Radon

Background:
Radon is a colorless, tasteless, odorless, radioactive gas. It is a product of the natural decay of radium, which itself is a product of uranium, and is found in soils and rocks such as granite and shale. Radon is the heaviest of the noble gases and is chemically inert. However, when radon undergoes radioactive decay those subsequent electrically charged particles become attached to dust, which can then be inhaled into the lungs. According to the EPA, radon is the leading cause of lung cancer among non-smokers and the second leading cause of lung cancer in the United States, claiming 20,000 lives annually.
 

Indoor Radon:
Uranium is found in varying amounts throughout the earth’s crust and radon is continually being formed. The EPA has created a map of radon zones so that one may determine the risk in a particular area. Radon is not a hazard outdoors as it is quickly diluted to safe levels by the outside air. It poses a health risk only when it builds up inside an enclosed space. This is a particular concern in basements and ground floor rooms where the gas becomes trapped after percolating up through porous soils and entering the building through small cracks in the foundation, insulation, pipes, and drains.
 

Radon in Water:
Radon can be present in groundwater that has been in contact with radium-containing rock and is the second most prominent source of environmental radon. Groundwater contaminated with radon is a concern because radon is only minimally soluble in water. When a contaminated aquifer is the source for a water supply it can release radon into the air through showers, washing machines, and dishwashers. The risks associated with drinking radon are much lower than those associated with inhaling it. The concentrations found in groundwater are highly variable and depend on such factors as the distribution of the aquifer relative to the rock, groundwater flow patterns, and the uranium content of the rock. Private wells are much more likely to contain unsafe levels of radon than public water systems.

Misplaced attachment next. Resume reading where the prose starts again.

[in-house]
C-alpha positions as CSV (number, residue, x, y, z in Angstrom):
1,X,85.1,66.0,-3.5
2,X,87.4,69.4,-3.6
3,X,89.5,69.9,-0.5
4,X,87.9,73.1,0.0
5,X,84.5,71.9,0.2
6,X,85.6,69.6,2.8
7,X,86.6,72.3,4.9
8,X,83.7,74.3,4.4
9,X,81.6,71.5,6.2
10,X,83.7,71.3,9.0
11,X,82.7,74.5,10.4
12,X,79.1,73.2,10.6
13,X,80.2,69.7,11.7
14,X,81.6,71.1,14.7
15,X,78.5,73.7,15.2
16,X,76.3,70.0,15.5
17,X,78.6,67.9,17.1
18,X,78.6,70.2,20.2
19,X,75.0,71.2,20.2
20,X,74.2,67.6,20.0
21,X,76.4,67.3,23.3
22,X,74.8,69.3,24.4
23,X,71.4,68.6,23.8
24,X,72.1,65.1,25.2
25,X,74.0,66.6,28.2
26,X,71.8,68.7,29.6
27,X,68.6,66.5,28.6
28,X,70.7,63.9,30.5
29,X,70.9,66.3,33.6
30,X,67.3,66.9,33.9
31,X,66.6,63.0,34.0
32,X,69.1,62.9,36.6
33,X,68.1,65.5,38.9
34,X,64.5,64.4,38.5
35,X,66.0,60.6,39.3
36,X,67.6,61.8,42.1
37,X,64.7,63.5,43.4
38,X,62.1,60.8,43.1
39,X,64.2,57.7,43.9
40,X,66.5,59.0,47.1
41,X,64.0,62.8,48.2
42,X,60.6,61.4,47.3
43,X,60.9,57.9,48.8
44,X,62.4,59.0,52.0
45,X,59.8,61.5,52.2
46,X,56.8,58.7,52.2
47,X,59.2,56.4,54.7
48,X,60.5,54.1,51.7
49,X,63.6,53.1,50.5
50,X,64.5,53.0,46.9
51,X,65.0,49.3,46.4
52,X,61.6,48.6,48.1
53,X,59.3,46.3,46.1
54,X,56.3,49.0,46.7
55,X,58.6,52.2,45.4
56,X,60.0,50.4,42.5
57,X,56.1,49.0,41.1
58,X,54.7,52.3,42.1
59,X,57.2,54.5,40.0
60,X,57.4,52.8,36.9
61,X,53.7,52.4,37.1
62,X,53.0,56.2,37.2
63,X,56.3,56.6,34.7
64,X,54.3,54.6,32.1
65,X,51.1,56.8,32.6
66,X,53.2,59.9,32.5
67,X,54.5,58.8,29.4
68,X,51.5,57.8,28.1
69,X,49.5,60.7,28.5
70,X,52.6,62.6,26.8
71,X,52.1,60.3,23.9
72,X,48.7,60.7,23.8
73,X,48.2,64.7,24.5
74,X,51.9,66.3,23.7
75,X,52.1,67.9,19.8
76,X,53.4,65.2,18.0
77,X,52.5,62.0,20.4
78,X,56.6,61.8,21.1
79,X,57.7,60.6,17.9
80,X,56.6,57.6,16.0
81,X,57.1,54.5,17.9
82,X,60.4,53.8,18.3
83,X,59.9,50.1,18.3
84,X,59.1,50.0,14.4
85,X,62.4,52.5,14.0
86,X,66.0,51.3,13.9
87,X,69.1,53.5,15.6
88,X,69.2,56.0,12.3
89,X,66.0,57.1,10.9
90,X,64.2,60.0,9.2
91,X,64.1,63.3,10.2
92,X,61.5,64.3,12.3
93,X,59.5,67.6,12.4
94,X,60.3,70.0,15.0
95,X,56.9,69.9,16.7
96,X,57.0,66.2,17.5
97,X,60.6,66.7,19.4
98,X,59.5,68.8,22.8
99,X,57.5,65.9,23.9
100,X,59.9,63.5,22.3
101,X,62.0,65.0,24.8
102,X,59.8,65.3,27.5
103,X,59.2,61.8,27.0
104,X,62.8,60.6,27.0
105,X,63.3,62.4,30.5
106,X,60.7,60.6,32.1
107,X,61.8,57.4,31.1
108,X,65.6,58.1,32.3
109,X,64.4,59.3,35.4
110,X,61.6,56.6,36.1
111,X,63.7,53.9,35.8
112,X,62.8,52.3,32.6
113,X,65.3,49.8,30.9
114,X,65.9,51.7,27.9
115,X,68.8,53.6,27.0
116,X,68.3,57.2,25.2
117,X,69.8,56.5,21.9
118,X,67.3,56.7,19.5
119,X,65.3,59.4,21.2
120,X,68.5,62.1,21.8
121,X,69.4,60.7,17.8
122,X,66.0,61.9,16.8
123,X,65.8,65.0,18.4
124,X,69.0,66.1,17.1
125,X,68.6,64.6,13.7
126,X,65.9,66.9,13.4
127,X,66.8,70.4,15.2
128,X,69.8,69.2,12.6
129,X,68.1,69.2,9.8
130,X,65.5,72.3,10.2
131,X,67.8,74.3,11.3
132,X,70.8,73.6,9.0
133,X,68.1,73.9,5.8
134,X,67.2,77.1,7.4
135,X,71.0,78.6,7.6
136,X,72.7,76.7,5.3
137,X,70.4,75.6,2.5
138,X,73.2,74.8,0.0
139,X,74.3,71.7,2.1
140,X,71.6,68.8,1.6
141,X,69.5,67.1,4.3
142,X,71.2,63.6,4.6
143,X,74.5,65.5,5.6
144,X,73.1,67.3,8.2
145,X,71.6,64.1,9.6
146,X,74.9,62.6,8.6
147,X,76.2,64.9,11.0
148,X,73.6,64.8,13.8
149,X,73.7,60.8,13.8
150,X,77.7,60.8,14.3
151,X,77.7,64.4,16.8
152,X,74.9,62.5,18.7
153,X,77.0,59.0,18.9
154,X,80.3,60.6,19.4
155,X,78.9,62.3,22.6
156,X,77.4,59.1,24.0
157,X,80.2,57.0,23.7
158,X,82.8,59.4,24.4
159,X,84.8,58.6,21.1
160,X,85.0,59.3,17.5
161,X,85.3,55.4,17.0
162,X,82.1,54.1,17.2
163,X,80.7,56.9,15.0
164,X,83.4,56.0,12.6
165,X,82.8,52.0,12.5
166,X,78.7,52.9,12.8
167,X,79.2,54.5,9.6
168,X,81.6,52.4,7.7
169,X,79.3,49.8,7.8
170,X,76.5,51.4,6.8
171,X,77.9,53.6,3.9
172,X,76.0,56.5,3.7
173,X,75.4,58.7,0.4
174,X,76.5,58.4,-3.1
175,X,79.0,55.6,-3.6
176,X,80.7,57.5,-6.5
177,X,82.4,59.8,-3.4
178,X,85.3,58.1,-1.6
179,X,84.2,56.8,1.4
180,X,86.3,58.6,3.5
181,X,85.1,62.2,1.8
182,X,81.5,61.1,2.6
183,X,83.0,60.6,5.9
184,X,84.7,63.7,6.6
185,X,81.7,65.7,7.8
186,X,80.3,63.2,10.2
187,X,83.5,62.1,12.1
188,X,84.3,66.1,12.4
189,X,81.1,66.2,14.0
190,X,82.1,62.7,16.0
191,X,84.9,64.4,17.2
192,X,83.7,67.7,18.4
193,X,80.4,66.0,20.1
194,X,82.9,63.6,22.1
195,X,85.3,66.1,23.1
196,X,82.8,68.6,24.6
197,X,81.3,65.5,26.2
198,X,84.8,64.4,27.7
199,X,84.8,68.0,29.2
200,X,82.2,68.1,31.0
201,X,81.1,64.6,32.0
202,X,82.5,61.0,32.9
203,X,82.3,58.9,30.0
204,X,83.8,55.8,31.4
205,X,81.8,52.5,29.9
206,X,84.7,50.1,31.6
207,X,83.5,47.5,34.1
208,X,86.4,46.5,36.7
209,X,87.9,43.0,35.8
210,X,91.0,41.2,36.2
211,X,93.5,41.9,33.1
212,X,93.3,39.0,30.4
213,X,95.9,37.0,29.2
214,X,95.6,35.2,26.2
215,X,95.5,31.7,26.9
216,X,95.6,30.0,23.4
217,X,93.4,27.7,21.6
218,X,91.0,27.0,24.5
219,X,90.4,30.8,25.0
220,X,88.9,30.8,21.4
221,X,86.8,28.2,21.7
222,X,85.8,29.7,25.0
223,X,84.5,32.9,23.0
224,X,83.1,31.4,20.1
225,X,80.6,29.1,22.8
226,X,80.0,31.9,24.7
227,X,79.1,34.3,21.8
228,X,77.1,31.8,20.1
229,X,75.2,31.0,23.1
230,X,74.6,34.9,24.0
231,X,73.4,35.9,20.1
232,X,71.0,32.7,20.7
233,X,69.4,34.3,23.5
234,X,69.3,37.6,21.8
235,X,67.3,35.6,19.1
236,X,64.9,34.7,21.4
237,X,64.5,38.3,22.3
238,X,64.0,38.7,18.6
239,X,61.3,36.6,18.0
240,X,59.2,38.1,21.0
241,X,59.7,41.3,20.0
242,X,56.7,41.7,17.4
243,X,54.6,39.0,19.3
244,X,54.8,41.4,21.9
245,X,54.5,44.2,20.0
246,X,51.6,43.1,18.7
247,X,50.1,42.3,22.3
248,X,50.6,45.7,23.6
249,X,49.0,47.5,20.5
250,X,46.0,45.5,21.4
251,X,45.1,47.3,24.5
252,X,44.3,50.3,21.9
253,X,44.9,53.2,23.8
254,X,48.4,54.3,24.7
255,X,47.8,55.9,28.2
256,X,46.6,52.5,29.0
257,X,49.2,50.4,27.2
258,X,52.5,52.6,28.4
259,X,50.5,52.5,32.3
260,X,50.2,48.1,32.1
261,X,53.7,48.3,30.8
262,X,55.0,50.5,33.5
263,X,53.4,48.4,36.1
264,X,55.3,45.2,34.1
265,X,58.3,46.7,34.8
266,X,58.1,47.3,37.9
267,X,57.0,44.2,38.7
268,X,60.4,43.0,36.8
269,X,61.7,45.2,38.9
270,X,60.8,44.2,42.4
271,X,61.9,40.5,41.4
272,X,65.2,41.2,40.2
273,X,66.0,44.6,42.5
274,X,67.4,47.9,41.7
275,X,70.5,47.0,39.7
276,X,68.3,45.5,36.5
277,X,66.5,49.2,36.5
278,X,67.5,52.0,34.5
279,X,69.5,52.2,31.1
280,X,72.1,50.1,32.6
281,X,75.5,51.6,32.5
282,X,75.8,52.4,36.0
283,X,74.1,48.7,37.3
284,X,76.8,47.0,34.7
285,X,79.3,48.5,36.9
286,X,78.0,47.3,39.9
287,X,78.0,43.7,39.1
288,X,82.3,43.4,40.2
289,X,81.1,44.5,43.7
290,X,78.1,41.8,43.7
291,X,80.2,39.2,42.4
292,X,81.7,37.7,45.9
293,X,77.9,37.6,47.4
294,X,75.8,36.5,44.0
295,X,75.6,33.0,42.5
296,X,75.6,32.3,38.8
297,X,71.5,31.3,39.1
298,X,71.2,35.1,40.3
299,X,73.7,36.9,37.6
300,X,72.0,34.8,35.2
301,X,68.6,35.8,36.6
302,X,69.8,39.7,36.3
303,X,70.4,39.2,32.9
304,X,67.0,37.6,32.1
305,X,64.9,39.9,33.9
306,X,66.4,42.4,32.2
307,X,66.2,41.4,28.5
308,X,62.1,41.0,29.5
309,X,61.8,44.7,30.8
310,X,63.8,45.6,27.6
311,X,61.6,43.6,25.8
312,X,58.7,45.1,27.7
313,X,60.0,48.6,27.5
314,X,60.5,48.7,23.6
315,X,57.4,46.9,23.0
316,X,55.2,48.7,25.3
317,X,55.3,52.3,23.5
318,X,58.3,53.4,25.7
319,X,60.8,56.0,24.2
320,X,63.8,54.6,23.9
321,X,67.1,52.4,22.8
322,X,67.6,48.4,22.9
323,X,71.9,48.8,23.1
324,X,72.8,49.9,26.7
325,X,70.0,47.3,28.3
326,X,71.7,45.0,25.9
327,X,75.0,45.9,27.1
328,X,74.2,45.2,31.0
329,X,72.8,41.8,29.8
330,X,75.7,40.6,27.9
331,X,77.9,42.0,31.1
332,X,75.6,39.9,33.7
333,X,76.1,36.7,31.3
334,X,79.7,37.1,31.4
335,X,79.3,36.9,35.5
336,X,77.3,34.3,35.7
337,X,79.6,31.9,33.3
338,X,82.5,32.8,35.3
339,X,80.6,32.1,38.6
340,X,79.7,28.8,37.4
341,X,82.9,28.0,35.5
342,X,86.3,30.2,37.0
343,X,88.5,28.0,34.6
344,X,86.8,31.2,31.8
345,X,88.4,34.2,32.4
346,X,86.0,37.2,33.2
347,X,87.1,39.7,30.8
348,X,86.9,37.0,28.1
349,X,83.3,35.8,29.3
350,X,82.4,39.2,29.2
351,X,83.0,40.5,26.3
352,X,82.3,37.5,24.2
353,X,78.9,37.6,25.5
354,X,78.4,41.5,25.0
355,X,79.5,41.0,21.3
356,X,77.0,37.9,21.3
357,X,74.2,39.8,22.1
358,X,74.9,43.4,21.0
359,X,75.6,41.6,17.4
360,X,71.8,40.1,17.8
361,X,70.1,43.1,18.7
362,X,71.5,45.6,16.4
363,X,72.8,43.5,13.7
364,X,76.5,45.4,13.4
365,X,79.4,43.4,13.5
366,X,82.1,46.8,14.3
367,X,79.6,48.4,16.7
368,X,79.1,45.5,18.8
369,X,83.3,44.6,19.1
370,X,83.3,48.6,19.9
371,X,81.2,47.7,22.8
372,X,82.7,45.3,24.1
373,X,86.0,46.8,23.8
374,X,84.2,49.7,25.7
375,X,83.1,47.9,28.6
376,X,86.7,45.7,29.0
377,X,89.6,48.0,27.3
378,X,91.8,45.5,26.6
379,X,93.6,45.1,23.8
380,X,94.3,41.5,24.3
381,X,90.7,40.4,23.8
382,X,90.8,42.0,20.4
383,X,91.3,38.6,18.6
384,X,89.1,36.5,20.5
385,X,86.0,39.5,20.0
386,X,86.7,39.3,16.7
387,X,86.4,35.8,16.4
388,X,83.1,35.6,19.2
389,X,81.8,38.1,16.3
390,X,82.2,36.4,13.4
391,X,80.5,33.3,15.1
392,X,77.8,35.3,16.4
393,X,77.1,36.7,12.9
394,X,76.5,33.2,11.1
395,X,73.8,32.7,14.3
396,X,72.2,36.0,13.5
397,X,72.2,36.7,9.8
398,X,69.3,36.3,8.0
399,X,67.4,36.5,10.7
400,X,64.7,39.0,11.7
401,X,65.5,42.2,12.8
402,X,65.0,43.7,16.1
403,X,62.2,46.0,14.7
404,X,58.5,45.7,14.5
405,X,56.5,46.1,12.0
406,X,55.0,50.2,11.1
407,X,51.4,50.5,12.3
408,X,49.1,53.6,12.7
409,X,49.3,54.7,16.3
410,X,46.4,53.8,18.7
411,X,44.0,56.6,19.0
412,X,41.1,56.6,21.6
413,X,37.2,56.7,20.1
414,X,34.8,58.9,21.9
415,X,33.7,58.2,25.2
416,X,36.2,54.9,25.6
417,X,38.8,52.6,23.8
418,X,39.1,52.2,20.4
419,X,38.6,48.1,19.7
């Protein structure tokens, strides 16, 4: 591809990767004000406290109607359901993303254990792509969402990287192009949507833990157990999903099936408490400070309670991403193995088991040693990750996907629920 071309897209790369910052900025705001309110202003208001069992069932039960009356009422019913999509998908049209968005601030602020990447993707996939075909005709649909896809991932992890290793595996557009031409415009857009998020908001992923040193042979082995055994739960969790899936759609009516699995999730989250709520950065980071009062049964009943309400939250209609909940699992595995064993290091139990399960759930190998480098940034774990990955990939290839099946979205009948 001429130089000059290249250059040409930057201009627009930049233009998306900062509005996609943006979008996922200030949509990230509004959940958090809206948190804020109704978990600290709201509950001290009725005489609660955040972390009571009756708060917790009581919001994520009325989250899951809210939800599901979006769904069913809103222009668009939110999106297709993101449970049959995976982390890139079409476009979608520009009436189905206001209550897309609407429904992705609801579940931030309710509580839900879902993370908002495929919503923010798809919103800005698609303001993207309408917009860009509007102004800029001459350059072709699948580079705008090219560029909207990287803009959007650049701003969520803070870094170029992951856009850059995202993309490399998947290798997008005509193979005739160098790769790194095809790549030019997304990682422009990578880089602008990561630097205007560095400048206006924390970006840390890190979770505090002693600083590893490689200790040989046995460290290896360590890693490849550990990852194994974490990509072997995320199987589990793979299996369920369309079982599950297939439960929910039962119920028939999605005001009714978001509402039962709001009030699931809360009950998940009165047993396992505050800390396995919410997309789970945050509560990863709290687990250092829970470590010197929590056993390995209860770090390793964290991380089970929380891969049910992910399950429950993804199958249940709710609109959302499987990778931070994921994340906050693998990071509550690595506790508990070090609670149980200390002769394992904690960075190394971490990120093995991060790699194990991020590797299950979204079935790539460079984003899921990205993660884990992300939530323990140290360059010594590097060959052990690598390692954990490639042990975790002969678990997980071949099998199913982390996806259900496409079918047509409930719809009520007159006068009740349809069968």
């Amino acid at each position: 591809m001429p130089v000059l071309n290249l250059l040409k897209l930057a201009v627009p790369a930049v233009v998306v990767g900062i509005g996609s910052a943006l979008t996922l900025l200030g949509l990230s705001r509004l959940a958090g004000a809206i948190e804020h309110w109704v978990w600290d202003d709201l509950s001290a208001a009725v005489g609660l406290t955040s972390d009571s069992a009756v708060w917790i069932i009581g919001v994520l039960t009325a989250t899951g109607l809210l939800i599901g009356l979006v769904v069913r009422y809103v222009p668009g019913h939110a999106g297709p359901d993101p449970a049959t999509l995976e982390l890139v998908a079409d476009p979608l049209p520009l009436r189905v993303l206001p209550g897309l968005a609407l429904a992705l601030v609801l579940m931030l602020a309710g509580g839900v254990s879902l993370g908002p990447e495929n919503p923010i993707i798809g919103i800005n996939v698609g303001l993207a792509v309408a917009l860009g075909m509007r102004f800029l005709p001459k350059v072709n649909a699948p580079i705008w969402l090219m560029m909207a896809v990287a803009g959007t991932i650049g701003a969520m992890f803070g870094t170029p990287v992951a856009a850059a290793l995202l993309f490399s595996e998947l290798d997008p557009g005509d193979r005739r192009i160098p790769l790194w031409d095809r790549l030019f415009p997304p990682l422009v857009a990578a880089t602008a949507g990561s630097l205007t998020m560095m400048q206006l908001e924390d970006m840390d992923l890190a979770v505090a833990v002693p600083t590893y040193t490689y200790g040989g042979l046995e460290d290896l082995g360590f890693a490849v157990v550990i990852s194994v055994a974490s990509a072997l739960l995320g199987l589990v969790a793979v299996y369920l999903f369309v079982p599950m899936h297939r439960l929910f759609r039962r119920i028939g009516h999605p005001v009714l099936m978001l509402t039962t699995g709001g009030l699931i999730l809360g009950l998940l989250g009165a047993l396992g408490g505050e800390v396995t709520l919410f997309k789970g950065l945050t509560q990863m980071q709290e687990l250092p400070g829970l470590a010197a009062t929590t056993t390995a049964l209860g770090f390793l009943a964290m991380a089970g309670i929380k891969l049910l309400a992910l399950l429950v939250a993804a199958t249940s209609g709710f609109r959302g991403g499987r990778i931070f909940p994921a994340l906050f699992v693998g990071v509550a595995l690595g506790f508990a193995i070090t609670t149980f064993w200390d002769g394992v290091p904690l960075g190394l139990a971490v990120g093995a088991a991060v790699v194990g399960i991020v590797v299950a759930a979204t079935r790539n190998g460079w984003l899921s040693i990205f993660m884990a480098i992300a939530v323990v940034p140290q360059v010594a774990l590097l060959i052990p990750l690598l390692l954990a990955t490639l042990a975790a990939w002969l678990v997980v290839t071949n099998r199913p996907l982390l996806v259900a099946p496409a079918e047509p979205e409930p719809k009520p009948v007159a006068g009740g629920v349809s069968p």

Testing:
The levels of indoor radon and radon in water are easy (if not quick) to determine. This can be accomplished using a “do-it-yourself” radon test kit that has passed EPA’s testing program or by hiring a contractor certified by the National Radon Safety Board or the National Environmental Health Association. Indoor radon tests typically fall into two categories: short-term and long-term. Radon levels vary dramatically throughout the seasons (sometimes even during short weather events) therefore the Navy’s Radon Assessment and Mitigation Plan (NAVRAMP) recommends that long term tests of more than 120 days be used for initial screening of a particular area. Short term tests with an exposure of 2 to 90 days may be used for follow-up measurements.
 

Reducing Radon Levels:
Radon is typically measured in picocuries per liter [pCi/L]. A curie is a measure of the intensity of radioactivity and is based on the radioactivity of one gram of radium. Indoor radon levels can be controlled by implementing certain radon-reducing construction techniques. Guidelines for new buildings are posted on the EPA’s website and the DoD has is released its own set of building requirements. In existing structures found to have unsafe levels of radon (concentrations ≥4 pCi/L) NAVRAMP requires that action be taken:
 

• 0-4 pCi/L no mitigation required
• 4-20 pCi/L mitigate within 5 years
• 20-200 pCi/L mitigate within 6 months
• ≥ 200 pCi/L mitigate within 3 weeks.
 

Radon can be reduced through passive mitigation (such as sealing cracks in floors) and active forms of mitigation (such as subslab depressurization and submembrane depressurization). Mitigation systems should be inspected every 2 years.
 

There are several ways to reduce radon in water. A very effective method is through aeration such as a spray, bubble, and packed-tower systems. Homeowners may use a point-of-entry device that treats water where it enters the home. Point-of-use devices (generally installed on a tap) are also available, although they only remove radon from the water at that point and do not reduce the risk due to inhalation.
 

Regulations:
Toxic Substances Control Act (TSCA) Title III: Indoor Air Radon Abatement
DoD 6025.18: Dept. of Defense Health Information Privacy Regulation (Jan. 2003)
NAVRAMP: Navy Radon Assessment and Mitigation Program (Sept. 2003)
OPNAVINST 5090.1C Chapter 30: Radon Assessment & Mitigation (Oct. 2007)
MCO P5090.2A: Environmental Compliance and Protection Manual (Paragraph 6206)
Public Law (PL) 100-551 (102 Stat. 2755): Indoor Radon Abatement Act 1988
UFC 3-490-04A Design: Indoor Radon Prevention and Mitigation (May 2003)
 

Websites:
http://epa.gov/radon/
http://www.cdph.ca.gov/HEALTHINFO/ENVIRONHEALTH/Pages/Radon.aspx
http://www.epa.gov/iaq/radon/zonemap.html
http://www.physics.isu.edu/radinf/radonpubs.htm
http://www.p2pays.org/ref/32/31259/chap26.pdf

Links:
Unified Facilities Guide Specifications 31 21 13 Earthwork Radon Mitigation

OPNAVINST 5090.1C Chapter 30 Radon Assessment and Mitigation

Draft US Navy Radon Assessment and Mitigation Program Guidebook for Radon Management in Nonresidential Buildings

Navy Radon Assessment and Mitigation Program Guidance Document for Navy Family Housing

Contact 401-841-7672 for assistance.

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